• When it comes to state spending and success rates, cost savings, and overall bang-for-your-buck bottom lines, it’s hard to beat the TABS buoy system that relays vital information all along the Texas gulf coast. With support from the Texas General Land Office, Texas A&M researchers have developed the only buoy system of its kind in the United States and one of the few of its kind in the world. The Texas Automated Buoy System (TABS) supplies critical data allowing modelers to accurately predict the movement of oil spills and provides other current data that helps protect the 367-mile Texas coastline. Now in its 20th year of operation, the buoy system operated by researchers at the Geochemical and Environmental Research Group (GERG) in the College of Geosciences has proved to be extremely valuable in the fight against oil spill damage. “The buoys have more than paid for themselves many times over,” John Walpert, senior research associate, explains.

  • Anti-terrorism efforts could receive a major boost from technology developed at Texas A&M University that enables the identification of explosives, biological agents or hazardous chemicals from distances of a half mile and farther. The technology, which was developed by a team of researchers that includes Professor Vladislav Yakovlev of the university’s Department of Biomedical Engineering, makes use of lasers to traverse long distances and identify dangerous materials present within powders that commonly act as carriers for explosive nitrates and lethal biological agents such as anthrax and ricin. In addition, the laser-guided system has agricultural applications, particularly as a tool for precision farming, and forensic capabilities.
  • Texas A&M AgriLife Research, ranked No. 1 in agricultural sciences expenditures by the National Science Foundation, continued its century-old success in developing new varieties of food, fiber and flora with the release of many new varieties. Two new wheat varieties were developed: TAM 114 which has excellent milling and baking qualities for bread making, and TAM 204 which is a bounteous feed for cattle because its seed head doesn’t have the awns, or stiff “hair,” that makes other wheat hard to swallow. A new white clover, Neches, was developed to produce higher yields and much earlier flowering and seed production than any heretofore variety adapted to East Texas and the southeastern U.S. AgriLife Research scientists also played a role in the release of the first peanut genome sequences to the public, an effort that should have major effects on Texas peanut production for years to come and help with releasing new varieties to improve grower profitability and consumer health. For landscapes, five winter-hardy hibiscus lines should hit the market in 2015. The research aimed at hibiscus varieties with very unusual flower color, shape and leaf color previously unavailable on the market.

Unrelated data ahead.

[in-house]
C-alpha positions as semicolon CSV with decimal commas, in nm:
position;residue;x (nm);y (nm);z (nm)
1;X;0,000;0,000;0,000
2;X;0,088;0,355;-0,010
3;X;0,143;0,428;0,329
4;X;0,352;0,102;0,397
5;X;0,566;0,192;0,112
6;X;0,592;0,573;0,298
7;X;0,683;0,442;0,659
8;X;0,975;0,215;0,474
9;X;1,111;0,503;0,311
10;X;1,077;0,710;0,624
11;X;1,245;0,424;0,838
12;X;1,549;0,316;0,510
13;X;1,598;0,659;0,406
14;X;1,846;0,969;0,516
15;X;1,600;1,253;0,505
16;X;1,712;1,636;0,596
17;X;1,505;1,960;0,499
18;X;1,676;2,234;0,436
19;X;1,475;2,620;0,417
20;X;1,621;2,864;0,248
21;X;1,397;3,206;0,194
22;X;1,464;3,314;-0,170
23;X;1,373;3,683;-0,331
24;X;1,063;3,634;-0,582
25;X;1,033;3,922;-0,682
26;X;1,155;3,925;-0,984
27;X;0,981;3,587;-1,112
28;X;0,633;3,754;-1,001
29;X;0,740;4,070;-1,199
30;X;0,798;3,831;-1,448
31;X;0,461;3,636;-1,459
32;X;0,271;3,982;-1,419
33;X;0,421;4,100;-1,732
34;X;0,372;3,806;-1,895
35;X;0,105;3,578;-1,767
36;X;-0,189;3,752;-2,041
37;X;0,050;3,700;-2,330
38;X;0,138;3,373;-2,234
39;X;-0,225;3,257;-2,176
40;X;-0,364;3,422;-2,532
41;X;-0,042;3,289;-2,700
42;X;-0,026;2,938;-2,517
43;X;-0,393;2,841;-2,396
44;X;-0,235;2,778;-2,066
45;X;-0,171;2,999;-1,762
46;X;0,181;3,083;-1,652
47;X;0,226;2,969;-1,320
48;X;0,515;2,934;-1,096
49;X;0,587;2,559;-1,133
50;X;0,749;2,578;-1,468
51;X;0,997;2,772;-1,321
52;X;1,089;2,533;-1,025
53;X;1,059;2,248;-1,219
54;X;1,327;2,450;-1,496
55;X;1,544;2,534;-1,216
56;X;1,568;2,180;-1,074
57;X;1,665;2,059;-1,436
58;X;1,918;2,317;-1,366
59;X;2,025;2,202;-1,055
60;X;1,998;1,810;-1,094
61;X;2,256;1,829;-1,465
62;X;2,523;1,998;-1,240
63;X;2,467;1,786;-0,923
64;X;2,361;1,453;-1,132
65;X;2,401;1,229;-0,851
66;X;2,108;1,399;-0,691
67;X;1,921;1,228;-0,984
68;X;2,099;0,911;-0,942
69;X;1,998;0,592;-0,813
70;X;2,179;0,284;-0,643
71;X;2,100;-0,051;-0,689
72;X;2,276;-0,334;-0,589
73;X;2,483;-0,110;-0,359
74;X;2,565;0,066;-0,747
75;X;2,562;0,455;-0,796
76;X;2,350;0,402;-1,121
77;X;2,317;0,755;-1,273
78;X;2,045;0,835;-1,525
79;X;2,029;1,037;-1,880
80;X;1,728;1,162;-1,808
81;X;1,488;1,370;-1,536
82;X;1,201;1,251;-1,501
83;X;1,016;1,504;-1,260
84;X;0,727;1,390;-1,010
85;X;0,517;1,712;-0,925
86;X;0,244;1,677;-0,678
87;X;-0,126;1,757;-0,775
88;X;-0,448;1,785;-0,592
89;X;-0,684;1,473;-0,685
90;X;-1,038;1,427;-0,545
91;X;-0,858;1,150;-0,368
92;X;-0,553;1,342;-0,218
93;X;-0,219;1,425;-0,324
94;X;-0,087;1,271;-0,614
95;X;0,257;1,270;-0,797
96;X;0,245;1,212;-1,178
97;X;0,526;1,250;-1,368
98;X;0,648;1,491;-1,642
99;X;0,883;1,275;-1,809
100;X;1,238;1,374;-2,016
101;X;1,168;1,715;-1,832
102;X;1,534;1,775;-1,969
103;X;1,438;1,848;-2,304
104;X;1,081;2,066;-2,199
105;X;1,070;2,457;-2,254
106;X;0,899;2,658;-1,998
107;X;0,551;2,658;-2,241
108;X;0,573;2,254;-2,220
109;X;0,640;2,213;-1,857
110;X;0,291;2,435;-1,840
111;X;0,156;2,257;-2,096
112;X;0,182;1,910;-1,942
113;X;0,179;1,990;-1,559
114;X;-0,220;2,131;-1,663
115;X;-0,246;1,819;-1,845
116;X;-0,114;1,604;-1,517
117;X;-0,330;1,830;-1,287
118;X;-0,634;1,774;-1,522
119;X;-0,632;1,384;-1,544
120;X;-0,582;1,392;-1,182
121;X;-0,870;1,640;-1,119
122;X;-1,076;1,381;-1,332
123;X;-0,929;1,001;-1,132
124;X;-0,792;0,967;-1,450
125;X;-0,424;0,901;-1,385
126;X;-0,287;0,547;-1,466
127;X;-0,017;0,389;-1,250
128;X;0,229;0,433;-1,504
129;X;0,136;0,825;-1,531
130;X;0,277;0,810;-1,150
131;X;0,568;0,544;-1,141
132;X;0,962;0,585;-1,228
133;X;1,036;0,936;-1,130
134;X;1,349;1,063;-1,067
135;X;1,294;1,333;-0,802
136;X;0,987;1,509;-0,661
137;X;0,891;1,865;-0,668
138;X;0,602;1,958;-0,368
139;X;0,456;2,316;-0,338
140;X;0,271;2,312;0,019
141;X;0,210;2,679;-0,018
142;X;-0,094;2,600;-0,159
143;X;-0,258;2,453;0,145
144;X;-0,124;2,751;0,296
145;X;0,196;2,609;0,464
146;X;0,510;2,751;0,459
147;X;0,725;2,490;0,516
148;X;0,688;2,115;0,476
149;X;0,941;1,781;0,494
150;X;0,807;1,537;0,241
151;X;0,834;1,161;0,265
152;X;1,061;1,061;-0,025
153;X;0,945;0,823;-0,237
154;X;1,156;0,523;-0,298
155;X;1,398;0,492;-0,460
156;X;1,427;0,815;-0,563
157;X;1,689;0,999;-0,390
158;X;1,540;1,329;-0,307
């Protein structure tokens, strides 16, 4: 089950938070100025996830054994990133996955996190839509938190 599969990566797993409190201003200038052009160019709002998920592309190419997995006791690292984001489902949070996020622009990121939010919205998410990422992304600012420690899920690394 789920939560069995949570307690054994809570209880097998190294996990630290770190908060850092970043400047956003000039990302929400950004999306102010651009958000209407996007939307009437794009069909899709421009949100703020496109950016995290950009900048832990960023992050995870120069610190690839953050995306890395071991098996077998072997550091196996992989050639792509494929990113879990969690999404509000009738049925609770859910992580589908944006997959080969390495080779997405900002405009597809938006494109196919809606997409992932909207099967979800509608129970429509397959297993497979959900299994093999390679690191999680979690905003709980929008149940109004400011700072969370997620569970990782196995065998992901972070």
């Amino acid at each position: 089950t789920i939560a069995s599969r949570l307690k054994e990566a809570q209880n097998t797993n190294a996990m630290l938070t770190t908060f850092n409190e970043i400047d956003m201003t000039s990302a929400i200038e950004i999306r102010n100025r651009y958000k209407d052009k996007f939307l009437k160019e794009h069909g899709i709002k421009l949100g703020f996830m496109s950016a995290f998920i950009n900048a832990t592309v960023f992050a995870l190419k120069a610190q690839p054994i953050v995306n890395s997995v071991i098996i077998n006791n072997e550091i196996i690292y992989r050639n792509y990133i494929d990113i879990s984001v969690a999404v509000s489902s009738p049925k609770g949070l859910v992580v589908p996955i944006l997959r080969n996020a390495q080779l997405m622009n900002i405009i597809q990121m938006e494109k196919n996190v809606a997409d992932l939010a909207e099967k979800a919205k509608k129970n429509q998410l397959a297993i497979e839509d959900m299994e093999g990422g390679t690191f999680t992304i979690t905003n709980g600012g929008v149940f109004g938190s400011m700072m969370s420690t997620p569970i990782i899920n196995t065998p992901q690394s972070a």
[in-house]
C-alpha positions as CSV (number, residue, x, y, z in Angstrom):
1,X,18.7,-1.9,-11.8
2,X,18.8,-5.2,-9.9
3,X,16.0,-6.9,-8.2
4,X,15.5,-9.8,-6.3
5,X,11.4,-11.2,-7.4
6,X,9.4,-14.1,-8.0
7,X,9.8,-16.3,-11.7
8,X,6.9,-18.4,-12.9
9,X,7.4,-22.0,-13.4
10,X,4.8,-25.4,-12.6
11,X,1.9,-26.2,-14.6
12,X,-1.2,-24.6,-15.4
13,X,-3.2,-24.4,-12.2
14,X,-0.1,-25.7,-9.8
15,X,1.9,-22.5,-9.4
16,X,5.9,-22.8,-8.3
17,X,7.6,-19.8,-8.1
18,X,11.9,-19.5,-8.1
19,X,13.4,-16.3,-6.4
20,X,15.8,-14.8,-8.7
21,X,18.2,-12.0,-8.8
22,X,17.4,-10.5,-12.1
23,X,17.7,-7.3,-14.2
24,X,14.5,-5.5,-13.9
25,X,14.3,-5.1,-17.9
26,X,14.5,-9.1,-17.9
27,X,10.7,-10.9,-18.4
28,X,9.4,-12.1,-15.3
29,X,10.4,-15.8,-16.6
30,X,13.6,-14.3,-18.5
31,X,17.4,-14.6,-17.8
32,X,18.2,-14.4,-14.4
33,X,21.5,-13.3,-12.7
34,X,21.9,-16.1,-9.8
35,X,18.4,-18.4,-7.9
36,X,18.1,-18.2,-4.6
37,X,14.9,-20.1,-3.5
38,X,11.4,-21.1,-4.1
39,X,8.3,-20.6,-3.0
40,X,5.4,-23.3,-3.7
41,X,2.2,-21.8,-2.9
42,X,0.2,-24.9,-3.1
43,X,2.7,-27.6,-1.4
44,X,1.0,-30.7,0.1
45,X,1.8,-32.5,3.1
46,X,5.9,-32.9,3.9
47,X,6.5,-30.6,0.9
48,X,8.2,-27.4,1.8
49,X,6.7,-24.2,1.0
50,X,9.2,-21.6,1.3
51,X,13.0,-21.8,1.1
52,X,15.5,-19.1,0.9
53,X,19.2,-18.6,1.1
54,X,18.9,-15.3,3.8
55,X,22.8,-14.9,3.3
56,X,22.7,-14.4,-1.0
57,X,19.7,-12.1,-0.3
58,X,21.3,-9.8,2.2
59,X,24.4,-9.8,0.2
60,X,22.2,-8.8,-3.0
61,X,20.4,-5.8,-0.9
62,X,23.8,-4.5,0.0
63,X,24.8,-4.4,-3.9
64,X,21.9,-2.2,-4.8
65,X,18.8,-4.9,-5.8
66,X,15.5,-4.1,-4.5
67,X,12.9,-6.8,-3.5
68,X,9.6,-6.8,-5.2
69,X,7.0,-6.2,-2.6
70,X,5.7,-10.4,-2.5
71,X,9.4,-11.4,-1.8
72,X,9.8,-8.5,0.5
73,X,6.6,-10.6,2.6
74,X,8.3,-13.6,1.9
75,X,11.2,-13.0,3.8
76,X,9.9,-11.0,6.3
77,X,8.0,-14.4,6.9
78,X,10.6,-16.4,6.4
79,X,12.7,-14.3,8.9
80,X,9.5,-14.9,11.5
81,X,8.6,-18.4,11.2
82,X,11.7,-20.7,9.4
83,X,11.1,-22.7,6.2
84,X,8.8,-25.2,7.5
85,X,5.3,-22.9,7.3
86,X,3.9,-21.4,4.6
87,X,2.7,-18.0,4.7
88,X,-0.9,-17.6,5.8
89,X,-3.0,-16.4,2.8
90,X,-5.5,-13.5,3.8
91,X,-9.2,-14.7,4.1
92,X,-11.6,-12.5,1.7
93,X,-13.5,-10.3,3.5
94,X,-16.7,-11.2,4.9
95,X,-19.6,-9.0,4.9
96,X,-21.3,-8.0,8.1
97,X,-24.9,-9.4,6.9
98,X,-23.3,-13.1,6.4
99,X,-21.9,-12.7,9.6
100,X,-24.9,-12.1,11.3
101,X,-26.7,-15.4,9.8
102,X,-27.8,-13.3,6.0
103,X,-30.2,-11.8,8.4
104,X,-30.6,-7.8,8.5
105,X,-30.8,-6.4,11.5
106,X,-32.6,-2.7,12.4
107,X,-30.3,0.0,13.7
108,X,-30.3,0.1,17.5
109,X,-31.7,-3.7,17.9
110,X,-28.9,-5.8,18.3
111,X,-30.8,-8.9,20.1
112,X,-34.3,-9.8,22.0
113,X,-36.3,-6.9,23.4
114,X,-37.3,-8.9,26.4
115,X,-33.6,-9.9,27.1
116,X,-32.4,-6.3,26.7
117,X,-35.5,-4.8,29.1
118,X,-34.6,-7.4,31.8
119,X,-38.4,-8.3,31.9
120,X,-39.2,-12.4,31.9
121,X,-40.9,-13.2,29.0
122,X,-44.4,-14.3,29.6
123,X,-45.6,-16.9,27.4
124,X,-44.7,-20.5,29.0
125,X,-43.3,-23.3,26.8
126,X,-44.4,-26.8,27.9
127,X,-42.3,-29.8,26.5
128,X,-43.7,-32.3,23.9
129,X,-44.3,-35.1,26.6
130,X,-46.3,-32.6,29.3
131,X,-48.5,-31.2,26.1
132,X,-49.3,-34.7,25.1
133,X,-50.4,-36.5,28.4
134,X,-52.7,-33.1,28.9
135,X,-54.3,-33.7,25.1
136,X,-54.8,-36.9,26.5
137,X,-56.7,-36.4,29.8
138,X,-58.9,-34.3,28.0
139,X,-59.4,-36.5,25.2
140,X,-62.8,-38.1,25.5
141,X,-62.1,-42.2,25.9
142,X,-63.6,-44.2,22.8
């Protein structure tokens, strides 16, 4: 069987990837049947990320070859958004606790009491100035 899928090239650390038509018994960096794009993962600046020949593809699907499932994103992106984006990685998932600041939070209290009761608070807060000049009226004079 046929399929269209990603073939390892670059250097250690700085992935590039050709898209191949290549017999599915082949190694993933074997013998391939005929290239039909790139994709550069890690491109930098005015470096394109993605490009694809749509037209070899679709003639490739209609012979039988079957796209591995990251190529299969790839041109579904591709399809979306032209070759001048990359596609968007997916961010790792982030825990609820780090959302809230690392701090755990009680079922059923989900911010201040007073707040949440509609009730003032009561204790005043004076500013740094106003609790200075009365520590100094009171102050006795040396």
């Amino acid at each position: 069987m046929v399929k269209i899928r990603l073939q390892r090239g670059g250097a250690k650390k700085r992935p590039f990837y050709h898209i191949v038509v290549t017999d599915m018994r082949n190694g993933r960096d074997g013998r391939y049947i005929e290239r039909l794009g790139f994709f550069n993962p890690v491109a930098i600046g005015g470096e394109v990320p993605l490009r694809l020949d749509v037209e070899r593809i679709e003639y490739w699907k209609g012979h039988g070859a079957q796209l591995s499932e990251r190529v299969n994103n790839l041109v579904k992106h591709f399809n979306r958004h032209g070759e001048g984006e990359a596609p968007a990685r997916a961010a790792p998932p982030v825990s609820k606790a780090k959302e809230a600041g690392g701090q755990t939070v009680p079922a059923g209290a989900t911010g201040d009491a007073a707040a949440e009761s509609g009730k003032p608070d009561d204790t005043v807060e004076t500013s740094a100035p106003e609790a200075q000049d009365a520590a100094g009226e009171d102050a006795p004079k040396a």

• Researchers in the Department of Veterinary Pathobiology (VTPB) at the College of Veterinary Medicine & Biomedical Sciences are working to understand parasite infection and discover possible preventions and treatments. Dr. Karen Snowden, a professor, and her graduate student, Dr. Jessica Rodriguez, are studying Heterobilharzia americana, a waterborne flatworm trematode parasite, commonly thought to affect wildlife that can also infect both dogs and horses.
  • With the K-12 learning landscape constantly changing, many teachers are searching for innovative ways to keep students engaged–and keeping their attention is only part of the equation in designing effective lessons. To address these concerns and better prepare pre-service math teachers, an interdisciplinary team of professors in the College of Education and Human Development initiated the Knowledge for Algebra Teaching for Equity (KATE) Project in 2010 with funding from the National Science Foundation. The KATE research team includes Gerald Kulm, Trina Davis, Donald Allen, Kathryn McKenzie and Chance Lewis. The project enriches STEM teacher education by using emergent technology to provide early teaching experiences in a simulated classroom environment. The project’s goal is to help pre-service, middle school mathematics teachers design, implement and critically evaluate lessons that address topics in algebra and equity.